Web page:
Few patients retain a clear lens after a perforating injury of the cornea and lens1,2; traumatic cataract is the usual result. Analysis of the literature and patient files suggest that posttraumatic fibrinogen exudation plays a significant role in this development, which is supported by serial experimentation on human lenses in vitro as well as rabbit and rat eyes in vivo.3 We developed a microsurgical technique of fibrinogen-based capsule tear sealing that has been applied in an initial series of patients. A posttraumatic thin fibrin layer covering the capsule tear is usually insufficient but delays the lens damage so a successful intervention is possible after intervals of many hours and even days.4
Swollen degenerated lens matter exiting from the capsule tear as well as such matter located deeper is drawn from the lesion site using a 1.0 mL syringe. (Degenerated lens matter remaining underneath the fibrin seal would continue to swell and break the seal.) Air is injected into the anterior chamber if the lesion is within the middle two thirds of the anterior lens surface (air-bubble technique [Figure 1]). Balanced salt solution is preferred in more peripheral tears if the anterior chamber has to be filled (underwater technique).4
Two-component fibrinogen glue is commercially available (Tisseel or Tissucol [Baxter]). About 3 to 4 μL of the first component, the thrombin–calcium chloride solution, is injected around the lesion site to create a barrier to prevent spreading of 3 to 4 μL of the second component, the fibrinogen solution. The 2 glue components are applied in succession. Anterior lens capsule tears as well as through-and-through perforations are sealed.
The pupil must remain dilated and moderate cycloplegia maintained to avoid accommodation stress, which could reopen the lesion. Depending on the lesion size, formation of new capsule material and a firm scar can take up to 3 months.5 For this reason, accommodation is kept to a narrow range for 6 to 12 weeks but does not cause total paralysis to allow full recovery afterward and avoid permanent paralysis.
The glue is barely visible within the aqueous humor until clotting induces some opacity, which comes too late to prevent the application of excess amounts of the glue. A company specializing in the production of ophthalmic microsurgical instruments has developed a high-quality microapplicator comprising 2 syringes for simultaneous or subsequent application of preselected small amounts of the fibrinogen glue components (Figure 2). Both syringes with the glue components fit into the red plastic supports delivered with the glue, and a pressure rod moves both pistons each time the lever is activated. The amount of glue per lever activation can be adjusted with a control. Scale readings 1 to 8 correspond to about 3 to 20 μL. Repeated lever movements deliver the same glue amounts again and again from both syringes. The first models are now being tested in ophthalmic and ear, nose, and throat surgery. Blunt twin cannulas (curved or straight, 0.8 mm × 0.5 mm = 21 × 25 gauge) were developed to facilitate the application.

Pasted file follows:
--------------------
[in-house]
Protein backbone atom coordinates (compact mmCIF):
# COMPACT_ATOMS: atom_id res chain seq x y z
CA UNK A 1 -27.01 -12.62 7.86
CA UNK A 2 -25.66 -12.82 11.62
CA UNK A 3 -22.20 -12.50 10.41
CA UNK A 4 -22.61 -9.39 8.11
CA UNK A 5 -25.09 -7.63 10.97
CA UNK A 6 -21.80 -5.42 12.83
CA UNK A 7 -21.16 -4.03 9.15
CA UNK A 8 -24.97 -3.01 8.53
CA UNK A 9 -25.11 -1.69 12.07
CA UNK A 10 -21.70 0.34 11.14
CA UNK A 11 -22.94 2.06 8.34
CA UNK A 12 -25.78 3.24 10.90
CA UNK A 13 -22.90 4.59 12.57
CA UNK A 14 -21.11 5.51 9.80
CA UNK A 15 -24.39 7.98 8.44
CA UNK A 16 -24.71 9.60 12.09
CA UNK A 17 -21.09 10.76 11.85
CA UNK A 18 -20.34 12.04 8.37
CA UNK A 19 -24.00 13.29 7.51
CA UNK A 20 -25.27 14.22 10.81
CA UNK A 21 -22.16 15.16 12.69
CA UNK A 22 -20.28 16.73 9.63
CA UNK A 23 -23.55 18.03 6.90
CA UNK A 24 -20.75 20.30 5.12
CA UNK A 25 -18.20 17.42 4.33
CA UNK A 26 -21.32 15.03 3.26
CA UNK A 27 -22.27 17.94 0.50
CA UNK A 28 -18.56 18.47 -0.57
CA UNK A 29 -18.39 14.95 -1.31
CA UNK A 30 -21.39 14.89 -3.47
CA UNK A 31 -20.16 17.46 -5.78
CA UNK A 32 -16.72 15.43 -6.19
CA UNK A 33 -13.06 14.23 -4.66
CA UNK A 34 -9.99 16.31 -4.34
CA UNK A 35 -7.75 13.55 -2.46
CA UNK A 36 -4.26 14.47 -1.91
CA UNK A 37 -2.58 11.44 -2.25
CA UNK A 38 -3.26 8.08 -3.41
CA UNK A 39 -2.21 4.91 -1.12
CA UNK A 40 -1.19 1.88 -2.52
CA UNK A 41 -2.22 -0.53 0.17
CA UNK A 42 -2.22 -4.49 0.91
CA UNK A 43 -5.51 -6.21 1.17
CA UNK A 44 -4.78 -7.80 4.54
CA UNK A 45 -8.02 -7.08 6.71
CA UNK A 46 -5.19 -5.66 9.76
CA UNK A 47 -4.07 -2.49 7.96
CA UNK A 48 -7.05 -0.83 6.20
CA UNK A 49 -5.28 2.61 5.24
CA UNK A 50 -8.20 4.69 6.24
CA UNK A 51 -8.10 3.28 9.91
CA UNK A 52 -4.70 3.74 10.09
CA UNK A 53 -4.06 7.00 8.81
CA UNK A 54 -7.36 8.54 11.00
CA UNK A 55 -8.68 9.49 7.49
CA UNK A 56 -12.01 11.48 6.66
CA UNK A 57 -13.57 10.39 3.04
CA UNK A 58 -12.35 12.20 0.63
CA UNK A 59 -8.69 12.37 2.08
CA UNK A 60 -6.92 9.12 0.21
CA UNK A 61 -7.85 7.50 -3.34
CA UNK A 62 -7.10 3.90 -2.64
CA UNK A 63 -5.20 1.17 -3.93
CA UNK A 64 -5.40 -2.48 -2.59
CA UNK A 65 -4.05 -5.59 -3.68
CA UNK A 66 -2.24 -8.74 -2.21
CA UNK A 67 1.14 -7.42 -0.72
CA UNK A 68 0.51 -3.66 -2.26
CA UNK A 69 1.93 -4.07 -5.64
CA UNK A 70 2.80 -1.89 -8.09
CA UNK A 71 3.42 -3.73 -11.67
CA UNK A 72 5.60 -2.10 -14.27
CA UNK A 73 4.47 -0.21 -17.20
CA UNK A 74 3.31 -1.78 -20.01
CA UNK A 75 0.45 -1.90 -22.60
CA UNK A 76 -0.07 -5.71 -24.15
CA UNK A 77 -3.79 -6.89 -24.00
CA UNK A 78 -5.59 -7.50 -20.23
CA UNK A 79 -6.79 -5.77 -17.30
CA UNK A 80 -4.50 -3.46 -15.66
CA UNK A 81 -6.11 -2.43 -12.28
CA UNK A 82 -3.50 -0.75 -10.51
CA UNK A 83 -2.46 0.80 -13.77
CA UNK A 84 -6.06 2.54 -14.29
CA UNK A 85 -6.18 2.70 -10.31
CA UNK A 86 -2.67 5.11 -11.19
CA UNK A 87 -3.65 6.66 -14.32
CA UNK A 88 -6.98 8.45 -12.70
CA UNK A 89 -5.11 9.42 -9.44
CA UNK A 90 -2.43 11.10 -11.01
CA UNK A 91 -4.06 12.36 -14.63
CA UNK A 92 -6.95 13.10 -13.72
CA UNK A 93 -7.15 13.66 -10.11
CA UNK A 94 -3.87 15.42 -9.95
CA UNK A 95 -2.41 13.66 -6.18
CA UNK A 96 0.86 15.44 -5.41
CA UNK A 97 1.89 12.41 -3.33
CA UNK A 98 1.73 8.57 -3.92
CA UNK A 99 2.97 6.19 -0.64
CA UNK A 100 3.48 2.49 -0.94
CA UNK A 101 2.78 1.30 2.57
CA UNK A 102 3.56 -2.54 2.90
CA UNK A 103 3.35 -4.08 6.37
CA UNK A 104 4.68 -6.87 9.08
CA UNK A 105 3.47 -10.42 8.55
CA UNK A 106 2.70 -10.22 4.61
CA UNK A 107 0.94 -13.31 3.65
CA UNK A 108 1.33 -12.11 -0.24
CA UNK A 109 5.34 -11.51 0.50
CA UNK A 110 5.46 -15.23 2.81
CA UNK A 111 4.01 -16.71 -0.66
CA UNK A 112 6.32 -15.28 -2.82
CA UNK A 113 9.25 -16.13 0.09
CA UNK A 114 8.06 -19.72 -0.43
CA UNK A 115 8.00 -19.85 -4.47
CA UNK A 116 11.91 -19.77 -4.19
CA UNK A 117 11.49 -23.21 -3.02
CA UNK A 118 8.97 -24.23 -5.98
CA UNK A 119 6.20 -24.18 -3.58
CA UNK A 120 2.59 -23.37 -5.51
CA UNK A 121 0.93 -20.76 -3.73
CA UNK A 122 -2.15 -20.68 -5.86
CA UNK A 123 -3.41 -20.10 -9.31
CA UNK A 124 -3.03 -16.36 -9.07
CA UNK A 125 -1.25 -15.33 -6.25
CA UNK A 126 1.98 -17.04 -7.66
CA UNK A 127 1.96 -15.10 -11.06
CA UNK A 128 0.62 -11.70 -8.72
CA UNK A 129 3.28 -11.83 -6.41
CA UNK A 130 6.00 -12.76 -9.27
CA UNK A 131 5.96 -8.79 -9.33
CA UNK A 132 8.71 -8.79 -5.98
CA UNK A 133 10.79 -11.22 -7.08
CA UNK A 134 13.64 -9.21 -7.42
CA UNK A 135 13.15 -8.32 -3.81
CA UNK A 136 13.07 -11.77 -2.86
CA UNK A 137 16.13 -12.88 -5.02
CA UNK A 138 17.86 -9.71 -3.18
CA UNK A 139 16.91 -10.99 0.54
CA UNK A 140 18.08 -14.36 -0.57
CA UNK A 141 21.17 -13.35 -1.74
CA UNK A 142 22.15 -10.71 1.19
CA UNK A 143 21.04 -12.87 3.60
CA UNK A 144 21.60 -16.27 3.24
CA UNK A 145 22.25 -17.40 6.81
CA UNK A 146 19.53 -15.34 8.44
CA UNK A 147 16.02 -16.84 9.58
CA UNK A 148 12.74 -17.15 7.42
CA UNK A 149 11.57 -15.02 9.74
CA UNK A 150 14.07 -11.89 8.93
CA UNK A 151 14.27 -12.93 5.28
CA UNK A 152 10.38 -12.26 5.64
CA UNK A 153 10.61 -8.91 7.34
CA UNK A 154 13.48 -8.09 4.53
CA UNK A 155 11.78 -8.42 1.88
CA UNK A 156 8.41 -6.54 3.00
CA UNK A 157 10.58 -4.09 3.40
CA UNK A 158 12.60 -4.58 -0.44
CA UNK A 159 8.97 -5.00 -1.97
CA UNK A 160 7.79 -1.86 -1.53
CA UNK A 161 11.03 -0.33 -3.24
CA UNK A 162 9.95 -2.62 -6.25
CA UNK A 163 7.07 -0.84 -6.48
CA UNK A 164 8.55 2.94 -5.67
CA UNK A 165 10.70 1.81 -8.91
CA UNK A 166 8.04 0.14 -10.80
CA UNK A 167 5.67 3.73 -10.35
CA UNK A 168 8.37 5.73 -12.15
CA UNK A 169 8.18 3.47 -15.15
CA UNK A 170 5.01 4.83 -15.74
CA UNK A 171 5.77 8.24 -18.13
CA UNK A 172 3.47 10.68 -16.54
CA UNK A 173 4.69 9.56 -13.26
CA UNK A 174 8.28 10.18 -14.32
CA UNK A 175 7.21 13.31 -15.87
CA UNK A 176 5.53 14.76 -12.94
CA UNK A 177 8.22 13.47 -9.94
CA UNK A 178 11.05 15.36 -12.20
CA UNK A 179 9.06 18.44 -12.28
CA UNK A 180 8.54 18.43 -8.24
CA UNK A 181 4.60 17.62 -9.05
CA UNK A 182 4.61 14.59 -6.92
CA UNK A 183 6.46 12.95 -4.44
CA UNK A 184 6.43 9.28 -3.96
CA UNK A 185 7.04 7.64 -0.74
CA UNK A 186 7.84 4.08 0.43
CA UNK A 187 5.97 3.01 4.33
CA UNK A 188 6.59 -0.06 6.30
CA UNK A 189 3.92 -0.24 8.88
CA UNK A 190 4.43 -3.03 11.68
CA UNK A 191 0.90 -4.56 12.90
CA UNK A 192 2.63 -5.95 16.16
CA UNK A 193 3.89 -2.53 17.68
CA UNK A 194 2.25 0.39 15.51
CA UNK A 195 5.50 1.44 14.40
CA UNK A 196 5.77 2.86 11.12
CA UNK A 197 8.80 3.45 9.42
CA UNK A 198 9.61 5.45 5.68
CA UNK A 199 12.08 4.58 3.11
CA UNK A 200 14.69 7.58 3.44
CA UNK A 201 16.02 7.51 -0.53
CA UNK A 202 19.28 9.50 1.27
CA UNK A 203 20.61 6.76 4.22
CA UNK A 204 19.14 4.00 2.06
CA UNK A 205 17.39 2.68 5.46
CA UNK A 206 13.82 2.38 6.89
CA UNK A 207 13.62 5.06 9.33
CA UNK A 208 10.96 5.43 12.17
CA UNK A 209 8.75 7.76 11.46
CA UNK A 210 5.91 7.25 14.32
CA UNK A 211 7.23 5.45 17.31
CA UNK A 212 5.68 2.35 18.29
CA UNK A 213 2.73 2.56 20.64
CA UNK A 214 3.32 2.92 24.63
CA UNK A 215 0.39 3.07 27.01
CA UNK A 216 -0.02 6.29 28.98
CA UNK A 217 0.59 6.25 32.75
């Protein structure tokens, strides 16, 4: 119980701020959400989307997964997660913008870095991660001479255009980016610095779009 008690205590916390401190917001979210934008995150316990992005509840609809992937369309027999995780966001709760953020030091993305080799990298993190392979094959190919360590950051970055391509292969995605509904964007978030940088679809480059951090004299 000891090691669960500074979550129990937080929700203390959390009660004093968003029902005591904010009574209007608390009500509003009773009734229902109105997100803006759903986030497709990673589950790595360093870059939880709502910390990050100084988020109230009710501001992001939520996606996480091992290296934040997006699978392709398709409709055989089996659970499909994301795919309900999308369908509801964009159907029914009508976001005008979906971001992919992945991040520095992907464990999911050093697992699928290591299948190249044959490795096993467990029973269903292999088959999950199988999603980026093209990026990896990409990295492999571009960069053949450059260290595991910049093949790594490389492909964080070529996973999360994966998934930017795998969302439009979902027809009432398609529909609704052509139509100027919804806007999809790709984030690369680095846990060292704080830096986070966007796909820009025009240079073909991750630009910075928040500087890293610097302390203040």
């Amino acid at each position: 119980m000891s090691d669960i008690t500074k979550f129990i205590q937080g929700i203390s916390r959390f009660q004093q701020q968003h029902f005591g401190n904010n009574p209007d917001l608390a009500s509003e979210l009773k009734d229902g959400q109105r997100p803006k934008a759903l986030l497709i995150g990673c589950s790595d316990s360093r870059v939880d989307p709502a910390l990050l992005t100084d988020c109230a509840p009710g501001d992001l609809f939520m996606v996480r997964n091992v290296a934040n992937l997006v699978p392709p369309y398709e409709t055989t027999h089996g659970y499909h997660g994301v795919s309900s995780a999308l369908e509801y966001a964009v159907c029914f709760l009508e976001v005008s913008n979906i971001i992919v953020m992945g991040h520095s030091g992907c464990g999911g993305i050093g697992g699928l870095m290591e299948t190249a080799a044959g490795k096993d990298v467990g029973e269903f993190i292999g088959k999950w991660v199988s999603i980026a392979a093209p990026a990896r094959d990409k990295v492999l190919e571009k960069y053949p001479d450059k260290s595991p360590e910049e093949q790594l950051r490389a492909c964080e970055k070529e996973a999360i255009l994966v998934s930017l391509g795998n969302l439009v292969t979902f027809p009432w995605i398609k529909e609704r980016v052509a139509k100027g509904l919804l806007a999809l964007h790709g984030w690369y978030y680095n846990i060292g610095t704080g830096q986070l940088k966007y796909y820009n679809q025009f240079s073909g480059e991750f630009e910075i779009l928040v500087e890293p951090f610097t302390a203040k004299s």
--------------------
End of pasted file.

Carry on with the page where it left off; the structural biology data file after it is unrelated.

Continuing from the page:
The results of our first series of 31 patients have been reported.4 The long-term follow-up (8 to 12 years) shows that the successfully treated lenses remained as clear as they were in the postoperative weeks (Figures 3 and 4) and accommodation returned after discontinuation of the topical atropine.
Fibrinogen sealing of peripheral capsule tears sometimes included a small part of the pupil rim (2 of 31 patients). This seal broke down during spontaneous fibrin absorption. It could be dissolved using the recombinant tissue-plasminogen activator or streptokinase,6,7 but we never needed that. A second sealing intervention after some days was well tolerated if the first application provided an incomplete seal. An attempt should always be made to restore the lens. Sealing the capsule tears proved helpful even if the cataract could not be prevented; it stopped the swelling and dissolution of lens matter for several days. The posttraumatic phacoanaphylactic inflammation induced by degenerated lens matter was markedly reduced, and subsequent surgical interventions were easier. We do not yet have sufficient experience to recommend this technique for children aged 10 years or younger.
The human lens epithelium has remarkable regenerative powers. Up to now this has been seen as a hindrance due to the formation of secondary cataracts. In the future, we may learn to make better use of the regenerative powers.8 Fibrinogen-based sealing of capsule incisions may prove helpful after capsule bag refilling with artificial lens matter, providing the latter has not interfered with the survival of the lens epithelium.9–11 Laser welding of capsule patches has been tested in vitro.12 Phase separation inhibitors or vitamin E proved helpful in the prevention or reduction of lens opacities in animal experiments.13,14
This application represents a departure from the U.S. Food and Drug Administration approved uses of the glue15 so this off-label use should be included in patients' informed consent form.
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